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Co-Founder & Artistic Director Danielle Edmonds acted in a virtual production of Macbeth. Our good friends Maddie, Raina, and Isa produced this incredible show that many members of our community were a part of! Check out this review by Juan Recondo of an amazing educational Shakespeare production.

The Three Witches and their Macbeth: Review of Macbeth

 

The new production of William Shakespeare’s Macbeth by the Witches’ Macbeth, directed by Ed Eaton, is an effective exploration of the text through Zoom, the video platform that has become so popular after social distancing mandates during COVID-19. The work rearranges certain events in the original and expands on some of the characters, while never losing sight of the staging conditions dictated by Zoom. The original play shows the rise and fall of Macbeth, a Scottish general, whose rampant ambition makes him kill and betray those around him until his demise. In Shakespeare’s text, Macbeth’s downfall is his ambition for power, yet he is pushed over the edge by the women who interact with him: his wife and the Weird Sisters, the witches who prey on his flaws. At the beginning, the witches show their power to tell the future by revealing to Macbeth how he will rise through the ranks and ultimately position himself as the king. They symbolize the female temptresses who lead the powerful male to his destruction. Lady Macbeth inadvertently finishes the witches’ work by pushing Macbeth to act and making him go against his conscience. This misogynistic story with an endangered fragile masculinity at the center is challenged by this new production by casting Madeline Jewell in the role of Macbeth. Through this unique casting choice, the production showcases Macbeth’s descent to hell moved by her own ambition, pushed to action by Raina Silver’s sensual portrayal of Lady Macbeth, and finally obliterated by the witches’ constant interventions. Although Macbeth is never recognized in the production as a woman, this interpretation brings about a new reading of the story: how the Weird Sisters provoke Macbeth and Lady Macbeth into challenging the political hierarchies of the kingdom.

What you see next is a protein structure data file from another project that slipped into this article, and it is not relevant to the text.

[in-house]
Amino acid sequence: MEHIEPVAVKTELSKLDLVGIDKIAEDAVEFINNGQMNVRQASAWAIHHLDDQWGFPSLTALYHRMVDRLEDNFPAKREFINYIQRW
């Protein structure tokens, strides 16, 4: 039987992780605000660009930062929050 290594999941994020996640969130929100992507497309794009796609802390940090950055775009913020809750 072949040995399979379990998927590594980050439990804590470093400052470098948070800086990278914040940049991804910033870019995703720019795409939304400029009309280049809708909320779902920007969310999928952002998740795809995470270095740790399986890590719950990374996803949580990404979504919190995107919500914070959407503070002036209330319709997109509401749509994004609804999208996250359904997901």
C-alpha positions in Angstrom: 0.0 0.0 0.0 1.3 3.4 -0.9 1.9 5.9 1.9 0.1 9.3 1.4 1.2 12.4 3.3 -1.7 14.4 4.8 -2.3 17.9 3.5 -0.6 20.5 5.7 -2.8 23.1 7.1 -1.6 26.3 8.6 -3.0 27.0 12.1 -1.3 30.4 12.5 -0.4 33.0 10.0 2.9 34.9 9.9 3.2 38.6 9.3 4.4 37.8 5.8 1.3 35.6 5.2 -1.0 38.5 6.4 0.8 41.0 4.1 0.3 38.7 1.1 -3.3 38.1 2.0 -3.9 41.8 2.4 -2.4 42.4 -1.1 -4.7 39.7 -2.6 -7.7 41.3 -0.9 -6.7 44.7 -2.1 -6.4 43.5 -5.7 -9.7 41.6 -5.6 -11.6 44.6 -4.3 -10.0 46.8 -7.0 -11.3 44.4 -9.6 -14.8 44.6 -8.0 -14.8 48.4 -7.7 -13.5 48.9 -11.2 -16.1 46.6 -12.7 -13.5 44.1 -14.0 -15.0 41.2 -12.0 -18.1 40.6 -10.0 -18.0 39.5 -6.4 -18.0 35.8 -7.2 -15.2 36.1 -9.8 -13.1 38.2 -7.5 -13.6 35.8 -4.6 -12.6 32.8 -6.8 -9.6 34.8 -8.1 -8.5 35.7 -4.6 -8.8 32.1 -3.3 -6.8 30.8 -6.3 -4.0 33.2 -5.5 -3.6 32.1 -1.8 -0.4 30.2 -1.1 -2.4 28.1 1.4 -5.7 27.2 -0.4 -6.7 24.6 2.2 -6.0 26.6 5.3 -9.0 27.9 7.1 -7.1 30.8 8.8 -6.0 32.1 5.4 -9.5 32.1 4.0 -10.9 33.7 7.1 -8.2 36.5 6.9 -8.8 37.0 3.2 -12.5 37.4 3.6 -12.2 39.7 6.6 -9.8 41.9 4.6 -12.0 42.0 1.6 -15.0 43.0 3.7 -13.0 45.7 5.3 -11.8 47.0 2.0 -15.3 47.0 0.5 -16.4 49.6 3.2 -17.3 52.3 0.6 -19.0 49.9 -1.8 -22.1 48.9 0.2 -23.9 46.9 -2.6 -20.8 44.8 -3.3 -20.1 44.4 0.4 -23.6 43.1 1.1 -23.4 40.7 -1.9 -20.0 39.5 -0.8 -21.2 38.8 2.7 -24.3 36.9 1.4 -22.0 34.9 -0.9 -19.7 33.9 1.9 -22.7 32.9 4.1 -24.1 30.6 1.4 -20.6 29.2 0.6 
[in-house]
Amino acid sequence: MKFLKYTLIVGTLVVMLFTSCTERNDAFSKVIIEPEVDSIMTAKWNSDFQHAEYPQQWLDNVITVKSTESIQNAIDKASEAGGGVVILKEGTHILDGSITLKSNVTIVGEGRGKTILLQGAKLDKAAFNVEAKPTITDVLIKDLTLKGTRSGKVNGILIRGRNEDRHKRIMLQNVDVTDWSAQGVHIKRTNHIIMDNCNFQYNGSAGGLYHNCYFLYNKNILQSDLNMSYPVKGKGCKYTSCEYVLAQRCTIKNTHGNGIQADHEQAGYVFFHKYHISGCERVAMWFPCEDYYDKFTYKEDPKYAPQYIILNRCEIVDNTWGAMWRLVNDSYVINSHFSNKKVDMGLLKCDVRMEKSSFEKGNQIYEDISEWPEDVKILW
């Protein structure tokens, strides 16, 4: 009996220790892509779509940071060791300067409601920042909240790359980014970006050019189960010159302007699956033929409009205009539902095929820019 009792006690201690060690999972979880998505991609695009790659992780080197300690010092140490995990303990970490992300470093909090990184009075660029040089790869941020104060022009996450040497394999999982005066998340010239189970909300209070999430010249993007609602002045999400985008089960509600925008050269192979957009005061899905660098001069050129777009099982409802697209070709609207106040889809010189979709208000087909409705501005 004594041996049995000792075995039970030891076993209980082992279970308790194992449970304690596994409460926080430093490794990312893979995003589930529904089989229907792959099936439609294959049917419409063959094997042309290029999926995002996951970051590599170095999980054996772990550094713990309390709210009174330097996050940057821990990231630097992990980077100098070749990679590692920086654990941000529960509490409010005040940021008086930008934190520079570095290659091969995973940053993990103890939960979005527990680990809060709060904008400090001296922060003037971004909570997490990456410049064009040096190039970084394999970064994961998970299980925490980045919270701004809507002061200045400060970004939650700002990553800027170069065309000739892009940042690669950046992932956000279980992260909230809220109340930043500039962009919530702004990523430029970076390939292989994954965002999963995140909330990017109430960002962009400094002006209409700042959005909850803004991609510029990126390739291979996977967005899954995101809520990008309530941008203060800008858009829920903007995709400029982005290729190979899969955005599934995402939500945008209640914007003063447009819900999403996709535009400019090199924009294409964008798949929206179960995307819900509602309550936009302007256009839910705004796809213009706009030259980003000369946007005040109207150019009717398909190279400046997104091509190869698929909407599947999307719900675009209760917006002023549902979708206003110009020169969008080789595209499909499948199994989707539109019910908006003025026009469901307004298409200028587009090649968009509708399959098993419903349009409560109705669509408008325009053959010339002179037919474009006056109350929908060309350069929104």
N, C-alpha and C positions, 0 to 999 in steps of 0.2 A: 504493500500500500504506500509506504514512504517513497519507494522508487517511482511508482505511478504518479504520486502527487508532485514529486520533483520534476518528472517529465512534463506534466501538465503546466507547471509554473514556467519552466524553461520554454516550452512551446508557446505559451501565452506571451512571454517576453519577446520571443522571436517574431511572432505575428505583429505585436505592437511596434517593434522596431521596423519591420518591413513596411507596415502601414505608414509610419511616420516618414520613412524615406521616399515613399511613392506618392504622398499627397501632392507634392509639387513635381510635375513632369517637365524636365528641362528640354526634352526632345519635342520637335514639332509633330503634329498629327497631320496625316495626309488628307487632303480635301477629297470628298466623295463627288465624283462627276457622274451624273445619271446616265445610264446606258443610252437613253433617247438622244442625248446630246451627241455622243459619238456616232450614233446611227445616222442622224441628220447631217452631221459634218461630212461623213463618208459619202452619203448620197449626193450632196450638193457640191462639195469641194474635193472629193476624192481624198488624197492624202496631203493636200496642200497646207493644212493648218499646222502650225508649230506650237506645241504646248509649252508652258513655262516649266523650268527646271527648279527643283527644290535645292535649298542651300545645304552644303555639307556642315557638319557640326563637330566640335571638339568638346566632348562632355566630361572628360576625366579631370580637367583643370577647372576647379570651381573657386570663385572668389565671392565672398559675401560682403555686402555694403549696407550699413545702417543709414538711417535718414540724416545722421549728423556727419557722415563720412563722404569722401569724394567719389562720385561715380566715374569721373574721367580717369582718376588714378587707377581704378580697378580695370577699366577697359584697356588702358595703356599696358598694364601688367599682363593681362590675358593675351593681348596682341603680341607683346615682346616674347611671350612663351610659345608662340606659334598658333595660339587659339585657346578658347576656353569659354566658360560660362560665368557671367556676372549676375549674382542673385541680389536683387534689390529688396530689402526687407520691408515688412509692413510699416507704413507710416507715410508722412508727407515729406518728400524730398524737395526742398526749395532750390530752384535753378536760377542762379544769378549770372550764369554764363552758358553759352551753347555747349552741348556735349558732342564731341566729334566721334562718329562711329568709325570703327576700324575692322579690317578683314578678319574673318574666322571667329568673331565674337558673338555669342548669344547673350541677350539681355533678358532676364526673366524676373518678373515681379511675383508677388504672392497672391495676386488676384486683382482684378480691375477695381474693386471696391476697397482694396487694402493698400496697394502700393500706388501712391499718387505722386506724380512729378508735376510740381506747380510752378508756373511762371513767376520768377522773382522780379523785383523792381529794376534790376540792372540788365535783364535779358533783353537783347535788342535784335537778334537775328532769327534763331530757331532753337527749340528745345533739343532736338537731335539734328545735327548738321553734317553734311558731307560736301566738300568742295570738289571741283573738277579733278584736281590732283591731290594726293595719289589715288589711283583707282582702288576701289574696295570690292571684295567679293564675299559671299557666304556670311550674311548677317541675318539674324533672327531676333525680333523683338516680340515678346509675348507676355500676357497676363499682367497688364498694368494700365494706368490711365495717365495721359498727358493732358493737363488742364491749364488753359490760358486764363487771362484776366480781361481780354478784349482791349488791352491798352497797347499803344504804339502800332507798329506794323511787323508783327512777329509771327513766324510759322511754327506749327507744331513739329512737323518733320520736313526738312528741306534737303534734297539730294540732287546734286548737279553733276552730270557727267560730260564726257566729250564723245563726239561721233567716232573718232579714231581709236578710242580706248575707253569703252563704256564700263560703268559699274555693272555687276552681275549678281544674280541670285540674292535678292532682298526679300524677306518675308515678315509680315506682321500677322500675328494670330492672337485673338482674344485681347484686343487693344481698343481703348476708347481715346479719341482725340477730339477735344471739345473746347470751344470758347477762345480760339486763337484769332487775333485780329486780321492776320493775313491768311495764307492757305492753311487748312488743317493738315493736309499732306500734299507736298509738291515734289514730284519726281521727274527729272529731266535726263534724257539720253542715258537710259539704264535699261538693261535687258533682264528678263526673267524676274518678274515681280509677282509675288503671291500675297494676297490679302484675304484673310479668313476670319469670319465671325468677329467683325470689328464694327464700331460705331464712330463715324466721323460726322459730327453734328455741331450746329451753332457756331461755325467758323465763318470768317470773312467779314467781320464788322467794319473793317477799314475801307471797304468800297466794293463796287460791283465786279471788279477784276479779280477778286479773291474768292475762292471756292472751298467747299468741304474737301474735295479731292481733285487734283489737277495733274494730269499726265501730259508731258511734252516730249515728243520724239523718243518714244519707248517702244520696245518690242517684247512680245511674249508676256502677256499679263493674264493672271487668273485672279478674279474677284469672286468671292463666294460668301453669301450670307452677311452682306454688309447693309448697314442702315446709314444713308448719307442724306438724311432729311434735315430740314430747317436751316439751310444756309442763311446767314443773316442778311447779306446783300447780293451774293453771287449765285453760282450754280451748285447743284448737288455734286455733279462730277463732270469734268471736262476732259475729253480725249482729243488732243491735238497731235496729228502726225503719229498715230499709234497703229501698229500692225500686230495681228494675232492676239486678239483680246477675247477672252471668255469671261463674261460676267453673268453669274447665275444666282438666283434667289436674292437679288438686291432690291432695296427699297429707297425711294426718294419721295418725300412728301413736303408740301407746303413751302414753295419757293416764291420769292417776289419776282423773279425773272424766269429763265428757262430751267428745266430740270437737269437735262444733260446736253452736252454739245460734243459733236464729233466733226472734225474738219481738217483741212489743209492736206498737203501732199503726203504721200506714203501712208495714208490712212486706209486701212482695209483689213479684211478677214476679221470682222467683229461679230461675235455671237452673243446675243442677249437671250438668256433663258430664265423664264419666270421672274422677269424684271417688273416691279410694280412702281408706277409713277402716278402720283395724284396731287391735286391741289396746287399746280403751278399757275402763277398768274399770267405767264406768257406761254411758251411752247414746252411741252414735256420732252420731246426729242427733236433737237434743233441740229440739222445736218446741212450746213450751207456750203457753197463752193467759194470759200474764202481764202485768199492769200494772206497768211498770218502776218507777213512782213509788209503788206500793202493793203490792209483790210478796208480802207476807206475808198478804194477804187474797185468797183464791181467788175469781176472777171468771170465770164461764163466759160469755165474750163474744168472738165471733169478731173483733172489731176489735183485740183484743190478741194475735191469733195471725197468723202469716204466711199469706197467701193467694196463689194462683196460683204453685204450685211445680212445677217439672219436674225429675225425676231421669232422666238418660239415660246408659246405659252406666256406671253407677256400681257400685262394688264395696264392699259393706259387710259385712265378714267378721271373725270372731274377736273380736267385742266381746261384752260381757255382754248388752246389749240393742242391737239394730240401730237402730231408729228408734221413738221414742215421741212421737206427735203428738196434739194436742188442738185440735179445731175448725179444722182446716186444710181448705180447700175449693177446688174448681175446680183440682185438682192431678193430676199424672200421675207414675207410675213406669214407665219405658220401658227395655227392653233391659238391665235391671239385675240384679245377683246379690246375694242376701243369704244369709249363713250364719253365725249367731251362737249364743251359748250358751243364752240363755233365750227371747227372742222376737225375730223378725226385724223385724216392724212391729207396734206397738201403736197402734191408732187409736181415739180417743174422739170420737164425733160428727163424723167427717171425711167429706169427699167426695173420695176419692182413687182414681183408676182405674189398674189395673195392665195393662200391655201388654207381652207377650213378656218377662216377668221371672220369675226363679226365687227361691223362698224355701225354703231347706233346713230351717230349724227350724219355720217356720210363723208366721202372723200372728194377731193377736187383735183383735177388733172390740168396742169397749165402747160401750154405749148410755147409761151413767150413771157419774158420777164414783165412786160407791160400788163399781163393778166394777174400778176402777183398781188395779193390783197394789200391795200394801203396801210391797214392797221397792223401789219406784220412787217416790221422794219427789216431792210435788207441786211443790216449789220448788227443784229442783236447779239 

The production concept allows for each character to shine in their own way. Using Zoom’s layout in their favor, each character has a particular frame that they inhabit in the screen and each space becomes a reflection of each one’s inner world. For example, Macbeth’s gradual descent into hell is shown by having the character in a clearly lighted spot at the beginning and then obscuring the character’s area as the play progresses. The platform emphasizes the brilliant work by the lighting designer, Emma Satchell; the sound designer, Makenna Olson; the set designer, Emma Mueller; and the costume designer, Madeline Jewell. Each space has its dominant color, costume choices, and struggle between light and shadow. At the same time, by putting the spotlight on each independent character as they interact with others, a small character such as Dante (a combination of various minor characters from the original text) acquires a certain grandeur aided by Andrés Garza’s intense performance. The production is clearly aware of the opportunities that this platform provides and even expands on the characters of the three witches. The darkly red Luxuria, played by Isabella Gómez; the white-clad and deceivingly innocent Avaritia, played by Stephanie Cha; and Ira, played by Chloe Citron, who is always surrounded in shadows, are three well developed characters that truly surpassed my expectations. These three witches deserve their own play wreaking havoc on mere mortals. This production is a solid exploration of Shakespeare’s original during the time of the pandemic.

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Juan Recondo is an Adjunct Professor at the City University of New York and New York University. He teaches Latinx Theatre, Latin American Theatre, English Composition, and Public Speaking. His main fields of research are Latinx and Latin American Theatre and Performance, Black Cinema, and Postcolonial Theory. He is in the process of publishing his dissertation, The Other at War: Performing the Spanish-Cuban-American War on U.S. and Cuban Stages.

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